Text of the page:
Many people are disappointed to know that their travels to Canada may be affected due to their previous criminal convictions and, as a result, in them being deemed ‘inadmissible’ to Canada.
There are many ways to deal with criminal inadmissibility for the purposes of coming to Canada on either a temporary or permanent basis. Depending on your situation, below are some ways we can address your criminal inadmissibility:
1. Not all prior convictions will mean that you will be refused entry to Canada. Sometimes depending on your reason for entering Canada and your past conviction, the officer at the border might still let you in. For example, you need to enter Canada for an urgent business meeting, and you were convicted of a minor offence of disorderly conduct. Now, even though Disorderly Conduct is an offence, it is possible to argue at the border why the need is higher than the possible risk. Of course, it is still up to the officer at the border to decide if they want to let you know. But if you arrive at the border with the proper paperwork, it is possible you might be let in. So preparing the proper paperwork will be key to the officer allowing you to enter Canada.
2. There may be no equivalent under Canadian federal law for the foreign offence that is the subject of conviction. This is often a technical argument based on the fact that the Canadian offence has a more narrow interpretation than the foreign offence in question. To know this, we will need to know the foreign offence and then compare it to the Canadian Criminal Code. If the offence you were convicted of outside of Canada is not considered an offence in Canada, then you will be allowed entry.
3. Having your foreign conviction expunged might negate the inadmissibility to Canada.
4. Depending on how much time has elapsed, you may be deemed rehabilitated, and that might overcome your criminal inadmissibility as well. Depending on the type of offence and how many offences are on your record, you may be considered rehabilitated after 5 or 10 years from completing your sentence. The passage of enough time since the completion of the sentence, in the absence of subsequent convictions, may, in certain circumstances, be considered as deemed rehabilitation, and the offender would no longer be inadmissible to Canada.
5. You may also submit an application for rehabilitation. Once the application is submitted, you need to wait the processing times to see the decision made on your matter. Even when you are not eligible to submit a rehabilitation application, or you have submitted the application and are waiting for a decision, there is always the possibility of applying for a Temporary Resident Permit.
What is Criminal Rehabilitation?
Criminal Rehabilitation is needed for persons who are inadmissible to Canada. Once you are approved for rehabilitation, then, assuming no further offences are committed, the past conviction(s) will no longer be a barrier to Canadian temporary or permanent residency.
Remember that Canadian Criminal Rehabilitation can only be done for convictions outside of Canada. If you have been convicted of an offence while in Canada, depending on the circumstances, then you may need to apply for a Pardon.
Who Needs Criminal Rehabilitation?
An individual may be eligible for Criminal Rehabilitation if they meet the following three criteria:
- They have committed an act outside of Canada that is considered an offence in Canada;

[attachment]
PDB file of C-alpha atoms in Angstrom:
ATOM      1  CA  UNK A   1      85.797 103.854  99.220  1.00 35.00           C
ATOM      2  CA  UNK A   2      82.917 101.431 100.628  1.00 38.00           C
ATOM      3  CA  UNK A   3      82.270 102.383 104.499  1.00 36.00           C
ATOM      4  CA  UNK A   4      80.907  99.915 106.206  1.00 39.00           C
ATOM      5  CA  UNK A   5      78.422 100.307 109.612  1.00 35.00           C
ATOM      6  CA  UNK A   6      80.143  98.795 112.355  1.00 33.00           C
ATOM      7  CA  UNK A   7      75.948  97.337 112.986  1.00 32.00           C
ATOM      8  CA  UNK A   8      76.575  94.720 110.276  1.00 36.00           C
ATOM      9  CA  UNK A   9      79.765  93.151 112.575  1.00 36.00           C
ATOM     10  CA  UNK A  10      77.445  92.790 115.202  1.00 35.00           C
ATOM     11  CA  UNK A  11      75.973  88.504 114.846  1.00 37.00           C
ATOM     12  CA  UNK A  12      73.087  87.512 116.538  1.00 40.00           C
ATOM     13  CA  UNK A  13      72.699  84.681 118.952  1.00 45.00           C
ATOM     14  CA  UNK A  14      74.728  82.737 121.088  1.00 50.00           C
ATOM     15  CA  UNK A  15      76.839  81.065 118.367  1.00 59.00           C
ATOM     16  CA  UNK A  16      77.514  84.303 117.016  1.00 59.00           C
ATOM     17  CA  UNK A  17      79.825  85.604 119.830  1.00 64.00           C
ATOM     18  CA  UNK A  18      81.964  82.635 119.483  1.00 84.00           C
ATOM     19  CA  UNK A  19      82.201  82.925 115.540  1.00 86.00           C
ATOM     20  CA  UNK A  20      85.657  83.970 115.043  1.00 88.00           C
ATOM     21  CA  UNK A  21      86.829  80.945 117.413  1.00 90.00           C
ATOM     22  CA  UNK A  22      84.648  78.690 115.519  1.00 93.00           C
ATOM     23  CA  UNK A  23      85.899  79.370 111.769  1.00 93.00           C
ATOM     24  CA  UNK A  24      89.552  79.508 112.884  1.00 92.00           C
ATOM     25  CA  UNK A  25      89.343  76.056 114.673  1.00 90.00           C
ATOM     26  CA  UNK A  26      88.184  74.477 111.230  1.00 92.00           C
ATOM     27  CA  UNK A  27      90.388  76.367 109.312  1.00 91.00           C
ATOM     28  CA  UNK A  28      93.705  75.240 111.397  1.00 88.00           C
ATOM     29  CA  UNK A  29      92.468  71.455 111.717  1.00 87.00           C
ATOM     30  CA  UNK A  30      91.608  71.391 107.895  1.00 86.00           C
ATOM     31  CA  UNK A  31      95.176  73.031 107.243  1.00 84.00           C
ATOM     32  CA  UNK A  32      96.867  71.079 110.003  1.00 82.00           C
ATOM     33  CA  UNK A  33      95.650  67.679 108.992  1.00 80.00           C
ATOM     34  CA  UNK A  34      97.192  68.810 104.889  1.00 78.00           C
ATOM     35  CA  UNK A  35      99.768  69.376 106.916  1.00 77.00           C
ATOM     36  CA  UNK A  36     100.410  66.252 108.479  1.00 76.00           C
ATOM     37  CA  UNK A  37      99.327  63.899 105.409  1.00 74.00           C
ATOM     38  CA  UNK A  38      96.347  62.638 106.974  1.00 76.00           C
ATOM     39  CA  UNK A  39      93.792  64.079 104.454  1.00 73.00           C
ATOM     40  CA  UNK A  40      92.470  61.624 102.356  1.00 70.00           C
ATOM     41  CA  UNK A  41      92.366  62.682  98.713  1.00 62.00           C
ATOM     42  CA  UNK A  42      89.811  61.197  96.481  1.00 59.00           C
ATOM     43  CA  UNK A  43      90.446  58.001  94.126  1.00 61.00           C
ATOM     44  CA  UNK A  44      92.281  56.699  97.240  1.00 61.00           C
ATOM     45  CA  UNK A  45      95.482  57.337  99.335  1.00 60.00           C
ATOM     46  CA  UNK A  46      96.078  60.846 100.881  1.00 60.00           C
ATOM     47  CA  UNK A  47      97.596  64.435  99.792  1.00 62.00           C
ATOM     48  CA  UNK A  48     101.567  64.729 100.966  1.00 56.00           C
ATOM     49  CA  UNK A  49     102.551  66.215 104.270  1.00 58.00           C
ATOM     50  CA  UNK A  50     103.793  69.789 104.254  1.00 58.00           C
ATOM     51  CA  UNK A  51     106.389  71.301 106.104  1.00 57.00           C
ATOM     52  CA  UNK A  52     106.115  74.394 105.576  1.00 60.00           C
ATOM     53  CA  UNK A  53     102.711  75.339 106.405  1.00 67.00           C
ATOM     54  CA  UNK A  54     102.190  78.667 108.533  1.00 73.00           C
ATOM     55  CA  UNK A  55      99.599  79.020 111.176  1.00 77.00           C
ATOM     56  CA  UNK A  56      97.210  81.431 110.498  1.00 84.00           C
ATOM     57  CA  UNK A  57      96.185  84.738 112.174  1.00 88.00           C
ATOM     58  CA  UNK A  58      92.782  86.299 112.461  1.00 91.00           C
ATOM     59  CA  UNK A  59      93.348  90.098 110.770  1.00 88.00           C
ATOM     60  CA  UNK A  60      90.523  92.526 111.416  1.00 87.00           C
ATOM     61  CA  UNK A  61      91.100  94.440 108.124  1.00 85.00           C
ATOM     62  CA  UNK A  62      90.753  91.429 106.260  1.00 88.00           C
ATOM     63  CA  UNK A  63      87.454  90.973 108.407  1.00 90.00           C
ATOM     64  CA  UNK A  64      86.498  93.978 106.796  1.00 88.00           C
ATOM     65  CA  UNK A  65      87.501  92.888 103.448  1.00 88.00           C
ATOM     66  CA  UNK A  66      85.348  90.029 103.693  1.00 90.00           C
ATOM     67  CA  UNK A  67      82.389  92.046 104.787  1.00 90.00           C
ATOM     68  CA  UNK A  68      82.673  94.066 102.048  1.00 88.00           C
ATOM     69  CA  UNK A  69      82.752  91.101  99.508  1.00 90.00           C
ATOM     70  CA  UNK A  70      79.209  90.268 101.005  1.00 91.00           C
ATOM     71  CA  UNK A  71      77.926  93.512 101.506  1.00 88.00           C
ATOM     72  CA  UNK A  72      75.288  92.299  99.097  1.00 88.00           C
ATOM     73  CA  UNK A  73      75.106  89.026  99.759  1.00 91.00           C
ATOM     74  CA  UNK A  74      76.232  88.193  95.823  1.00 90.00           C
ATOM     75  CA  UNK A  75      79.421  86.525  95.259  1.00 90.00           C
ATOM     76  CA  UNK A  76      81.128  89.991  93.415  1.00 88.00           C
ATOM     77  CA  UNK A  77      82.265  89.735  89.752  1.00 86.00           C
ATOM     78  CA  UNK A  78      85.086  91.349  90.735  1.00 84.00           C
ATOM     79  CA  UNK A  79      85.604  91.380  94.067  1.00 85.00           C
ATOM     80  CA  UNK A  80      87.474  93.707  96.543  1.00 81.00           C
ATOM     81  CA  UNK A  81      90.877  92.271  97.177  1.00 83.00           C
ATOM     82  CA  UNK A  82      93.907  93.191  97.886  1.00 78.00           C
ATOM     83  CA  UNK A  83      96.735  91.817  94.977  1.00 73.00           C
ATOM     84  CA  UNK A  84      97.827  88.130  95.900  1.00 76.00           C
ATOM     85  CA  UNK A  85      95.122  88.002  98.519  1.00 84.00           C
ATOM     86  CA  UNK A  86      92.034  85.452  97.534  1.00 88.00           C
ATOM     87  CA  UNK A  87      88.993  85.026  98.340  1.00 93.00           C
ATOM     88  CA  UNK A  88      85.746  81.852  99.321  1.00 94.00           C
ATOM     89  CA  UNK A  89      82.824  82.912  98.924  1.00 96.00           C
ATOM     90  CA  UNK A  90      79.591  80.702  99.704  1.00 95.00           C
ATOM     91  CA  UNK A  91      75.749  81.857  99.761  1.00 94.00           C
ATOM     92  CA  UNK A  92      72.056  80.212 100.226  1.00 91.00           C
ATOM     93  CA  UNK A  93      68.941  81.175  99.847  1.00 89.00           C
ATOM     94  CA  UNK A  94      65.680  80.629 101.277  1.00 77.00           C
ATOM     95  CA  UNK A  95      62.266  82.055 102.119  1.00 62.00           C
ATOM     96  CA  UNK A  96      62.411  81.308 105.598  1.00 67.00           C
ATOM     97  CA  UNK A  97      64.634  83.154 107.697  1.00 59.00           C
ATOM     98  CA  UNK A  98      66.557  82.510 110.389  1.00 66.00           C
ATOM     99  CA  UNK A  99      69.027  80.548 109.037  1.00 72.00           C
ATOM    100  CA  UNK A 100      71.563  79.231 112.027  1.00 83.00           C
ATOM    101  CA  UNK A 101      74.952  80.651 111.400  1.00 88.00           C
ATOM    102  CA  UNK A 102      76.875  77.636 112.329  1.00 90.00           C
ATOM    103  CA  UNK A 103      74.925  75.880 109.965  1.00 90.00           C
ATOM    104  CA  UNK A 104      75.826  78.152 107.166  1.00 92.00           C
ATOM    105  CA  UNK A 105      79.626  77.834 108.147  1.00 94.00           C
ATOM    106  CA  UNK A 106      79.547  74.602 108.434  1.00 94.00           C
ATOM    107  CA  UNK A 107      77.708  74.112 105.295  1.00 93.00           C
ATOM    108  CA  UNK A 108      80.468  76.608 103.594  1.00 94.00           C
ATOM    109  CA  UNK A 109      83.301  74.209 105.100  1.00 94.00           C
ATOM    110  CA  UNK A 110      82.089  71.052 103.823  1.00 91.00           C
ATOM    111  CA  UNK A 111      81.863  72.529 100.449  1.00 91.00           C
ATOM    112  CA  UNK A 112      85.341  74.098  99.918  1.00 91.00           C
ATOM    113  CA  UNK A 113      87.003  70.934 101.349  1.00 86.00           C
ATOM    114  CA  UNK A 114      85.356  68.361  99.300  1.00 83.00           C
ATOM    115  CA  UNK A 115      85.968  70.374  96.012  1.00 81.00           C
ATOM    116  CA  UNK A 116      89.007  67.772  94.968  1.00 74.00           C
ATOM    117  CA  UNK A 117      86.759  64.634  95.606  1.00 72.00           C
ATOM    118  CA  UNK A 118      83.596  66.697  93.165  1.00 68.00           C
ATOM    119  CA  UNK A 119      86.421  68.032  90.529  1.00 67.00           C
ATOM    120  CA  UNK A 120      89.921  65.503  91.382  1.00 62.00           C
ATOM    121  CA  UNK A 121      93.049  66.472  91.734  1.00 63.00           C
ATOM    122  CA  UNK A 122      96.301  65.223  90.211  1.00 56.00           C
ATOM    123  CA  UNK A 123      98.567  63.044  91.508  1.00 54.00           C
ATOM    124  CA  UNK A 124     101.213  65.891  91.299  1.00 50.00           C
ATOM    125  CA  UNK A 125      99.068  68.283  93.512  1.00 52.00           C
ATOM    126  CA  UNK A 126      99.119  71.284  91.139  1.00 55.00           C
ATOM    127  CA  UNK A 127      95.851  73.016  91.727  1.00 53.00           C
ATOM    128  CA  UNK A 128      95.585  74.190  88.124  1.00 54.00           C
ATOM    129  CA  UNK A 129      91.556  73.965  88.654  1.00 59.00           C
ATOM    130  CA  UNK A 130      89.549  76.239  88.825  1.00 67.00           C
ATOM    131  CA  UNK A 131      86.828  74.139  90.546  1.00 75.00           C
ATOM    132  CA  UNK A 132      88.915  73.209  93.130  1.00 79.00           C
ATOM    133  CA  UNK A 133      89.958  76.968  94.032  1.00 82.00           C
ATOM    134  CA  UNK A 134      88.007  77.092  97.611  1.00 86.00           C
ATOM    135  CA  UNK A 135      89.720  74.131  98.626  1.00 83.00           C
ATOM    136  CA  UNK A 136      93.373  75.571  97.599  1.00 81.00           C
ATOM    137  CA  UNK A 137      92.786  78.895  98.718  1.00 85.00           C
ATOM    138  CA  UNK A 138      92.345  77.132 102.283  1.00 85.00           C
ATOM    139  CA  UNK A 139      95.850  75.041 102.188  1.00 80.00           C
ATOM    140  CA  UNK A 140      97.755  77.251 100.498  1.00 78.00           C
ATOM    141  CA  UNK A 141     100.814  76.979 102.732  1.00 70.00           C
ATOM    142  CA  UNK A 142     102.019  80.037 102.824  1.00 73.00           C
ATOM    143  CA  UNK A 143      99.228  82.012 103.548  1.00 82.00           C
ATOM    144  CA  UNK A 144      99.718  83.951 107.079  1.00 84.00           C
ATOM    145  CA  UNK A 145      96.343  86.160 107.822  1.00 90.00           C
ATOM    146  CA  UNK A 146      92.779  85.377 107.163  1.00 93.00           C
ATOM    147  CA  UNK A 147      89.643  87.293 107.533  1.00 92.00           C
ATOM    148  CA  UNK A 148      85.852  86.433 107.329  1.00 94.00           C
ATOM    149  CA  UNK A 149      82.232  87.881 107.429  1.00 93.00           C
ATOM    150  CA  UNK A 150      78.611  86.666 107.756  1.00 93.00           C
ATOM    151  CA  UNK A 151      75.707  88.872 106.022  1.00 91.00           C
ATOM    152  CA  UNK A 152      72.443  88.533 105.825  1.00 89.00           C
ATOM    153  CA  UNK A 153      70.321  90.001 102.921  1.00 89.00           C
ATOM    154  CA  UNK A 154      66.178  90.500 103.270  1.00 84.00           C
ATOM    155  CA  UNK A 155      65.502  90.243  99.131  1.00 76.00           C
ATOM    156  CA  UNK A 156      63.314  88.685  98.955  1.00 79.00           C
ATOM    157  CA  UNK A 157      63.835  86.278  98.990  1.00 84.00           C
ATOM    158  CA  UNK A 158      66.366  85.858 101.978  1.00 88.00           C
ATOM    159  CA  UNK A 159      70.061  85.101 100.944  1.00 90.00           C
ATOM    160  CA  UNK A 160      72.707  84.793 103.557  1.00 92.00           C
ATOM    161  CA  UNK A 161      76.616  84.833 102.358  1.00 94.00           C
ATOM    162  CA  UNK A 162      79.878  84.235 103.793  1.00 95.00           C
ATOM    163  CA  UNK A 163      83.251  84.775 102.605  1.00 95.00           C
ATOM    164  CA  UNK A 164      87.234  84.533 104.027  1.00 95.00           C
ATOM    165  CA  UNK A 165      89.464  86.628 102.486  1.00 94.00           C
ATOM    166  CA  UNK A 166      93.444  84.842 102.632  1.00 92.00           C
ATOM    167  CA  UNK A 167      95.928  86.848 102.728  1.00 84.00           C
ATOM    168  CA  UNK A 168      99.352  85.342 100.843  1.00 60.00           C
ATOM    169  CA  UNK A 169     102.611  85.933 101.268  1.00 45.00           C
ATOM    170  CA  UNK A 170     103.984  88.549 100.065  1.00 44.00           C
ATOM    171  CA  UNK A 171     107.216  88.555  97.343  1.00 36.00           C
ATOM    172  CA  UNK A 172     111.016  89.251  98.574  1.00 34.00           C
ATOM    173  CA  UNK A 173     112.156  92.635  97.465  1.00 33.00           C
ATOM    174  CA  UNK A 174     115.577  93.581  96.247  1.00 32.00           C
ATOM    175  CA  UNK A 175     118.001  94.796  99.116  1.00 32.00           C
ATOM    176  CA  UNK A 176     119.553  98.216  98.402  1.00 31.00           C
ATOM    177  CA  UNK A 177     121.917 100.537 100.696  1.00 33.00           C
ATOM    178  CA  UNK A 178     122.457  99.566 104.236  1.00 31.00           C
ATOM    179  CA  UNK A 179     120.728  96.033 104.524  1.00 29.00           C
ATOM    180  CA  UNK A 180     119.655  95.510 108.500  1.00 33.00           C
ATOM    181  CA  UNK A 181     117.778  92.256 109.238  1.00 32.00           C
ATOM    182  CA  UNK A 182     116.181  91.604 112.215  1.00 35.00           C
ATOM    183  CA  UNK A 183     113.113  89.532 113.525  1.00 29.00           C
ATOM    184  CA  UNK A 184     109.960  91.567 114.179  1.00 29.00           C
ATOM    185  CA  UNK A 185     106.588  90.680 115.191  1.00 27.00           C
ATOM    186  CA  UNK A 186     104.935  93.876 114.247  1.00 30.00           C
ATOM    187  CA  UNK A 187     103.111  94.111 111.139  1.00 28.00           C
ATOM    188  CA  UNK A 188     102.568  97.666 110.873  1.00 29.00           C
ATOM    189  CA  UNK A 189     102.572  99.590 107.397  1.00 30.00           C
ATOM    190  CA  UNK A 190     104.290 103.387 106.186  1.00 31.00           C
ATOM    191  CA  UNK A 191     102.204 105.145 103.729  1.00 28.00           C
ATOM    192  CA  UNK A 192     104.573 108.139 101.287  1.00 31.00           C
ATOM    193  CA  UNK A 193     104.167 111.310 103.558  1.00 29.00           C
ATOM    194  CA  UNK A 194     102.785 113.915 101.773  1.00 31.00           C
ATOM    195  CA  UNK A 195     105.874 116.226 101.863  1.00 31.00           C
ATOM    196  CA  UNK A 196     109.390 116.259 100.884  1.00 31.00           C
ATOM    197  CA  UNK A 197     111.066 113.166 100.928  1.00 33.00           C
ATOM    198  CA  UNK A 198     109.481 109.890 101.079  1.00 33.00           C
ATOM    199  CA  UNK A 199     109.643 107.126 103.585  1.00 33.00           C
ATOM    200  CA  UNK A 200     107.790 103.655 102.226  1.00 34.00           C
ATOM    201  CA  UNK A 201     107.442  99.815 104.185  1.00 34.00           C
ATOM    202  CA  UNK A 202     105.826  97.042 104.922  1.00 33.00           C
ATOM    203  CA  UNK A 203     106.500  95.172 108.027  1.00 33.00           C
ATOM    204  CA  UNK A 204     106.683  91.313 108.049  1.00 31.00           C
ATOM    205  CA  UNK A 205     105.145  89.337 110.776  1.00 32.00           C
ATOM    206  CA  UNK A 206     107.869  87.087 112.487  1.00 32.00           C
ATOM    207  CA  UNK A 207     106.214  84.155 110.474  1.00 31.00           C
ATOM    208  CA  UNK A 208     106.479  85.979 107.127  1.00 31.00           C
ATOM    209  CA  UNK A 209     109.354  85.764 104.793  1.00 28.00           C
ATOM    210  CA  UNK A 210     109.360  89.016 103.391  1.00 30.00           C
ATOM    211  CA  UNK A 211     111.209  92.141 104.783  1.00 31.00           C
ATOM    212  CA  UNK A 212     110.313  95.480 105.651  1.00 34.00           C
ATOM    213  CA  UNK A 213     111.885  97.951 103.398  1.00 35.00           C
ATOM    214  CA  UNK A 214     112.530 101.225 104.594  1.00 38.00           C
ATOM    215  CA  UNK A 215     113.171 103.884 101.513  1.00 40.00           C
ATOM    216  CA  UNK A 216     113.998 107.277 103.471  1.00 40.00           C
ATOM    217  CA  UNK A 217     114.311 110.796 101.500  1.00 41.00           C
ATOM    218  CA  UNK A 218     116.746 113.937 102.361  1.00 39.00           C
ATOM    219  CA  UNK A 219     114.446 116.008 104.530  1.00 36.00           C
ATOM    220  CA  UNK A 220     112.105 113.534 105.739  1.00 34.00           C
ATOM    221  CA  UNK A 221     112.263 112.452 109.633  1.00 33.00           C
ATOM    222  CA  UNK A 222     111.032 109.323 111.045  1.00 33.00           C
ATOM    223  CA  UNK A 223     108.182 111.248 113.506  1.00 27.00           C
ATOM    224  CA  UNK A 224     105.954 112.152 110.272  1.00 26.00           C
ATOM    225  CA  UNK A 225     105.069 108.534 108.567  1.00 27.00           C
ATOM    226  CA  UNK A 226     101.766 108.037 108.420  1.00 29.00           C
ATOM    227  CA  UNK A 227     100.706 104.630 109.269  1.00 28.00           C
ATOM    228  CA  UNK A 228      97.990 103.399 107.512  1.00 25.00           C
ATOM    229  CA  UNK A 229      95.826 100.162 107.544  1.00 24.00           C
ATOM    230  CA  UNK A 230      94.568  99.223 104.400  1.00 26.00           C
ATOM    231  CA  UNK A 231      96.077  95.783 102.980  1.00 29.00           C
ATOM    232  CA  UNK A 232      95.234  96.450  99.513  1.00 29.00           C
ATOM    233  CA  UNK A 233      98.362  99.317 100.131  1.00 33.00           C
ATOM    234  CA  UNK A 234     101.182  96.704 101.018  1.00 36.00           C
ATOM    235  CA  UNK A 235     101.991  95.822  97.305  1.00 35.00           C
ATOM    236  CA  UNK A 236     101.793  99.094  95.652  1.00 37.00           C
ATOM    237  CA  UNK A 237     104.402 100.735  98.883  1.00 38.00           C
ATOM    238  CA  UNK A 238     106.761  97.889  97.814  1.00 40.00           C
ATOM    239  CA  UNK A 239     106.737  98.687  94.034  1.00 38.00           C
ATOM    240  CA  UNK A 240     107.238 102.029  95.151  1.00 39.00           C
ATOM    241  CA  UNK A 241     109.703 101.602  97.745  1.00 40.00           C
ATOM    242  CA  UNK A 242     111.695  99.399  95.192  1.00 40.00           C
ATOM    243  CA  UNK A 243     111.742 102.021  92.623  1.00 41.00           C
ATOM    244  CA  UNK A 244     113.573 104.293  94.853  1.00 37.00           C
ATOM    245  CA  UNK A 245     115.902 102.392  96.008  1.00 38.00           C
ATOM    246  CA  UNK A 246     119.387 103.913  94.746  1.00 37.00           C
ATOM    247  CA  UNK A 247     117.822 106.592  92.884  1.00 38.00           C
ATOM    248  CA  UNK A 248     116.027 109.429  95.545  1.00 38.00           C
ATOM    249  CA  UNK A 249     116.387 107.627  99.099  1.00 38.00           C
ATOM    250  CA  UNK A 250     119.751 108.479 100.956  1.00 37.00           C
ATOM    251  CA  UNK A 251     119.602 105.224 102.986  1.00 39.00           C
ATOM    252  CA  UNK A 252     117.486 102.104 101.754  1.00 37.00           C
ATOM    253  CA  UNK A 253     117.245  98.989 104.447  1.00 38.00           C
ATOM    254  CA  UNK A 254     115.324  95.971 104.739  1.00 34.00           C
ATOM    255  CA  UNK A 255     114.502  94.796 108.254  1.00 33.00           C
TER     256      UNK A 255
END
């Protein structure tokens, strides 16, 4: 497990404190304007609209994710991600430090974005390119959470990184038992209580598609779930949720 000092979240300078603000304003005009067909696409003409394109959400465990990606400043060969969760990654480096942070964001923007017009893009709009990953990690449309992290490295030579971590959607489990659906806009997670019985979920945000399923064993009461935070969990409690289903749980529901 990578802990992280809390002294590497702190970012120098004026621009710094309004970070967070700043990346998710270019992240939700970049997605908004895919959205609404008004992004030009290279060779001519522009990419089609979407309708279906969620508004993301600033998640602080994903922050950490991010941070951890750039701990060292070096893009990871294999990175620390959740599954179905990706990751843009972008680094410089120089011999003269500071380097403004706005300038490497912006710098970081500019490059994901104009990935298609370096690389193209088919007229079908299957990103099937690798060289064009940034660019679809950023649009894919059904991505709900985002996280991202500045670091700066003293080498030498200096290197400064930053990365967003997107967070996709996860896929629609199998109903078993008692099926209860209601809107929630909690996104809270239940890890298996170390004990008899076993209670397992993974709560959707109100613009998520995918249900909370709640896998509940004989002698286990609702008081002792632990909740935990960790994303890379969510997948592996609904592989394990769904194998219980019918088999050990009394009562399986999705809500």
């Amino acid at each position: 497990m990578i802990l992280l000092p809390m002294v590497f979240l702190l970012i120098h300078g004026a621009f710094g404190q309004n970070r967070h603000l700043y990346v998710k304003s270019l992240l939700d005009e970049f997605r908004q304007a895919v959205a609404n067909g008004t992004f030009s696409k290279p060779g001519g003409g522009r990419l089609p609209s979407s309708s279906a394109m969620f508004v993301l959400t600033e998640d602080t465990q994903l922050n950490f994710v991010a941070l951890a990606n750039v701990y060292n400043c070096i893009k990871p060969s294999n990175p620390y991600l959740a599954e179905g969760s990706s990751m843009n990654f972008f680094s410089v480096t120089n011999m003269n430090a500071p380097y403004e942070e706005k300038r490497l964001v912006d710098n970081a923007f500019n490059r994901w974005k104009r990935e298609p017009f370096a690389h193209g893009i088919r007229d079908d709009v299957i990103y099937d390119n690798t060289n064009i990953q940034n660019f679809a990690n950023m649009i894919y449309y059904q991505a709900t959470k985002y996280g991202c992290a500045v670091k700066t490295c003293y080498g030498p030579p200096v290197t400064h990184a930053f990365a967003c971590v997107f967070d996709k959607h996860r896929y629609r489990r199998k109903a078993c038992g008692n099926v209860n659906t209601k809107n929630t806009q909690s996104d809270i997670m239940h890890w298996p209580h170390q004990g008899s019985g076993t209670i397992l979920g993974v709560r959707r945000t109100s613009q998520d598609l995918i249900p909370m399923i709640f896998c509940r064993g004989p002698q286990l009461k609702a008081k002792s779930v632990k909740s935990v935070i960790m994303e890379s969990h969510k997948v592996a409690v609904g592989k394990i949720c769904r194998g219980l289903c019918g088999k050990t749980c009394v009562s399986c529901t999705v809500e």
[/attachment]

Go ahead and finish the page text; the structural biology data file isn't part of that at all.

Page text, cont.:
- They were convicted or admitted to committing the act; and
- At least five years have passed since the completion of sentencing (if any)
If you want to apply for Permanent Residency and you have a prior conviction, then you must be considered rehabilitated in order to receive Permanent Resident status. Applicants wishing to stay in Canada temporarily may have the option to pursue a Temporary Resident Permit (TRP) instead of Rehabilitation. However, a TRP must be renewed, whereas successful rehabilitation permanently resolves the problem of criminal inadmissibility for future stays in Canada.
For temporary entry, only a TRP is needed. However, if you are eligible for Criminal Rehabilitation, then we advise you to still apply for the rehabilitation. However, if you wish to apply for PR or citizenship, then only Criminal Rehabilitation is accepted. Without this, your application may be returned or even refused.
How Do I Pursue Criminal Rehabilitation?
This is a good question. It really depends on the seriousness of the offence and how many offences are on your record.
Individuals who committed a single non-serious offence and more than 10 years have passed since the completion of any sentencing may be “deemed rehabilitated”. If this is the case, then you technically do not have to pursue a formal application for Criminal Rehabilitation. However, we still recommend that you obtain a letter from a legal expert that explains that you are “deemed rehabilitated.” Unfortunately, there are countless cases where clients have been refused entry into Canada because of their past criminality, even though they are considered deemed rehabilitated.
If less than 10 years ago have elapsed since you completed your sentence, then you will have to pursue an application for Criminal Rehabilitation. We can help here. At Akrami & Associates, we have successfully filed a Criminal Rehabilitation application.
A serious criminal offence, where the maximum sentence in Canada would be ten years or more, will always require a Rehabilitation application regardless of when sentencing was completed.
What is the First Step?
Determining equivalency is a difficult task. It requires analyzing both the Canadian Criminal Code or other federal statutes as well as the laws of the country in which the offence took place.
It is, for this reason, we highly advise you to speak to an Immigration Specialist. Please give us a call, and let us help you move forward!